The DJ's debut album hit shelves on Sept. 17.
DJ Tim Bergling, better known as Avicii -- whose 2011 single "Levels" was an international phenomenon -- continues to push the boundaries of EDM in his debut album, True, out Tuesday, Sept. 17.
In True, the spinner from Stockholm crosses genres as disparate as bluegrass and house to bring audiences new beats that are as unique as they are danceable. True features the hit track "Wake Me Up!" which rose to the No. 5 spot on Billboard's Hot 100 list. Avicii teamed up with a diverse crowd of popular artists including Adam Lambert and Imagine Dragons' Dan Reynolds to produce an album with wide-ranging appeal.
Before Avicii's international breakthrough, he was just a 20-year-old Swede with a synthesizer, producing tracks his home. Now, with an enormous following and a fresh album, Avicii has become a face for musical innovation within the EDM community.
The atmosphere surrounding Avicii is electric and critics are abuzz:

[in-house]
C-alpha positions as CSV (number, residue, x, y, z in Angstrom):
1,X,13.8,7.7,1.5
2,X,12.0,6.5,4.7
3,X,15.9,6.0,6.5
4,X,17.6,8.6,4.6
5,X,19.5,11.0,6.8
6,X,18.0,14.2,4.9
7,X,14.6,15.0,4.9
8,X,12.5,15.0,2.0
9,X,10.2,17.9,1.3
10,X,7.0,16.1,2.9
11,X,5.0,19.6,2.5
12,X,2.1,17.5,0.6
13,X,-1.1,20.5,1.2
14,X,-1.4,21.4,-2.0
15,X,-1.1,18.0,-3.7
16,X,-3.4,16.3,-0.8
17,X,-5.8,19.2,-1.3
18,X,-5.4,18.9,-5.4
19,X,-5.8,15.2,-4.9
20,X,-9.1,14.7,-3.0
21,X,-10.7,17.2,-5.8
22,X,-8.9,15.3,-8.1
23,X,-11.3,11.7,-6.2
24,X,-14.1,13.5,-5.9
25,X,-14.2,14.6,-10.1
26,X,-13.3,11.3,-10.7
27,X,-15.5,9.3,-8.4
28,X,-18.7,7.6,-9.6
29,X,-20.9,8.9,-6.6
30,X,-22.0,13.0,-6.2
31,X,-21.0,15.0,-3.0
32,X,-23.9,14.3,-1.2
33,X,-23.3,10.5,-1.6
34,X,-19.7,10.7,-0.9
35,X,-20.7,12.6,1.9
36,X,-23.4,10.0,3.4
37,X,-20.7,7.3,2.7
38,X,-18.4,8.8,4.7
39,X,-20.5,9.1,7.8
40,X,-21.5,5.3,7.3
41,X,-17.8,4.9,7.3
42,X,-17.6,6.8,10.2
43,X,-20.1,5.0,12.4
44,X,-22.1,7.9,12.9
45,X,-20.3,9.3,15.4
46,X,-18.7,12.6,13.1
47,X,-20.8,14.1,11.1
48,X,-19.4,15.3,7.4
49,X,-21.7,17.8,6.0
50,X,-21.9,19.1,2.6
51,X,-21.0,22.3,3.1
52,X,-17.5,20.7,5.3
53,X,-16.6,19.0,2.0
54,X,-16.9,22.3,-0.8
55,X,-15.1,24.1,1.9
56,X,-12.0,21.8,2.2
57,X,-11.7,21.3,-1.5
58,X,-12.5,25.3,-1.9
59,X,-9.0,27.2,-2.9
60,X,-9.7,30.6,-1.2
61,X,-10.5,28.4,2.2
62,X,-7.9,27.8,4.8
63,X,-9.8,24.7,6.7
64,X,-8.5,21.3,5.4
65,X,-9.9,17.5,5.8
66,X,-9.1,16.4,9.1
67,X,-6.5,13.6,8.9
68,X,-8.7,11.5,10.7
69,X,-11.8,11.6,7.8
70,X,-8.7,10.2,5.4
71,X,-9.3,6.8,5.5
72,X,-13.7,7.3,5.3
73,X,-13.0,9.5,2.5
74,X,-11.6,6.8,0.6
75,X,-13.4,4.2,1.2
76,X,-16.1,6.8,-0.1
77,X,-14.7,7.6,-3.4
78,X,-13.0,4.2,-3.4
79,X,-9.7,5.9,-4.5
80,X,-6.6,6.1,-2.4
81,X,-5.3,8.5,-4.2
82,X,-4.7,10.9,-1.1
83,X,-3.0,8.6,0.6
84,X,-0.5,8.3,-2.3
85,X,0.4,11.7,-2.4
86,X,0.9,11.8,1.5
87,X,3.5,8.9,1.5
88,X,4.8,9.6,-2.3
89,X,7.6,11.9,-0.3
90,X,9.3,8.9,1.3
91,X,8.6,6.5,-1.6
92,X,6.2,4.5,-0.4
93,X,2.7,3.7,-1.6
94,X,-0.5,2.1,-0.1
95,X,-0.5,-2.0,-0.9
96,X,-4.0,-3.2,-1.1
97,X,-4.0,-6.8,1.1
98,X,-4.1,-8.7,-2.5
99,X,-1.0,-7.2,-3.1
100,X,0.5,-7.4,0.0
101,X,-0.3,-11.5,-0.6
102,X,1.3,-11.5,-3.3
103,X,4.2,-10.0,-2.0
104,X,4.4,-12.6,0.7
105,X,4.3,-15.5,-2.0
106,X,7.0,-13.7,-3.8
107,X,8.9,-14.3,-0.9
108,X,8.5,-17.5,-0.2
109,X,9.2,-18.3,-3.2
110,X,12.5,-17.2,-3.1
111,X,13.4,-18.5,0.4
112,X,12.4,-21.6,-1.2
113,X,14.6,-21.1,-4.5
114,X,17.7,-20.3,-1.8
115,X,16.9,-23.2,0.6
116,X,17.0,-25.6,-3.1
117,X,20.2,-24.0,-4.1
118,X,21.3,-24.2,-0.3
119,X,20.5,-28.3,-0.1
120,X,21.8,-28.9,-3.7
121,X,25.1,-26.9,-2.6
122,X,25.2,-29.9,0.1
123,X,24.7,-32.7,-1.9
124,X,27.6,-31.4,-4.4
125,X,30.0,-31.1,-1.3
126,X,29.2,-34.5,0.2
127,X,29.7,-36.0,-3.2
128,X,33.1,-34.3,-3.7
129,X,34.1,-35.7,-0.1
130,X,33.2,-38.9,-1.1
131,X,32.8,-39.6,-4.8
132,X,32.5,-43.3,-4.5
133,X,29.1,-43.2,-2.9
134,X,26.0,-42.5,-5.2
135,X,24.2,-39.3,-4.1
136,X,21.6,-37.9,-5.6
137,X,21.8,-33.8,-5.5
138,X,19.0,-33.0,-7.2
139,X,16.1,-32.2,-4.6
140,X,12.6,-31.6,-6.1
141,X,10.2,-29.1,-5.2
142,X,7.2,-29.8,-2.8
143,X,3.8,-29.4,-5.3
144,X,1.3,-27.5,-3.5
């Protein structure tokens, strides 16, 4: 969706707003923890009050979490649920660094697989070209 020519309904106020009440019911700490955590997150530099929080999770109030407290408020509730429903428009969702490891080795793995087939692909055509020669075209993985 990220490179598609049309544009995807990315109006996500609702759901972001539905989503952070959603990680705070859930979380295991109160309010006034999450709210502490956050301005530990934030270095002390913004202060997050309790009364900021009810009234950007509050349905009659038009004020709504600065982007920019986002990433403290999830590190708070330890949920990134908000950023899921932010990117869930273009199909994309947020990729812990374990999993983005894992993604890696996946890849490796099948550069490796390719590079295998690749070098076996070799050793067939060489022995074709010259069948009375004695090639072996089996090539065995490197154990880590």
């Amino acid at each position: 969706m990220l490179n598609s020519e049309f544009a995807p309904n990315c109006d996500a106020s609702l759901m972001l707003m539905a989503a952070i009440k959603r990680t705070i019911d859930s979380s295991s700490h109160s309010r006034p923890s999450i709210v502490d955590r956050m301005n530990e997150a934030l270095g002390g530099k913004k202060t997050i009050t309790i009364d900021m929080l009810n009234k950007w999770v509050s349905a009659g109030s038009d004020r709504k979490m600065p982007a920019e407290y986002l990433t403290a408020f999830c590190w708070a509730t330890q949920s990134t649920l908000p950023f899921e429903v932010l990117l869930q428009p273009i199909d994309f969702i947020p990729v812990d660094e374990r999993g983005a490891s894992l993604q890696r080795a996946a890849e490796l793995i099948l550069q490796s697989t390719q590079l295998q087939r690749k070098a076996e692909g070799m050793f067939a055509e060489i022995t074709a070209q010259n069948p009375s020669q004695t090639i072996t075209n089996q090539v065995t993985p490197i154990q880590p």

Billboard's Kerri Mason points to the nuances in Avicii's style as the markers of his appeal. "Instead of pop stars dialing in towlines over prefab beats, [True is] based on musicians writing songs, together in a room," Mason writes. "That small distinctions, that kernel of truth, could be what catapults Avicii from superstar DJ to flat-out superstar."
The decision to step outside of the mainstream serves as a testament to the artist's dedication to creative authenticity. True accomplishes this in several ways, the most notable of which involves cross-genre integration. "The Swede's debut album picks up on this Mumford & Synths sound for a set of folk, soul and addictive house beats," Rolling Stone's Caryn Ganz describes. "All of this proves that Avicii's new sound is much more than a page from Moby's Play book."
Vibe's Sarah Polonsky does an excellent job of capturing the critical response to Avicii's release, describing True as "a 10-track game of genre Double Dutch." She adds: "Somehow, Bergling doesn't slip up in the ropes."
Whether it's the diversity of influence in True or the established EDM emphasis that draws you, there is something for almost everybody to like. As Melinda Newman explains in her HitFix review, "[Avicii] wants to make you move, but he also wants to make you feel something." She admits that the album may miss the mark for some "purists," but argues that the album invites everybody to join the party, "even if we never step foot in a club."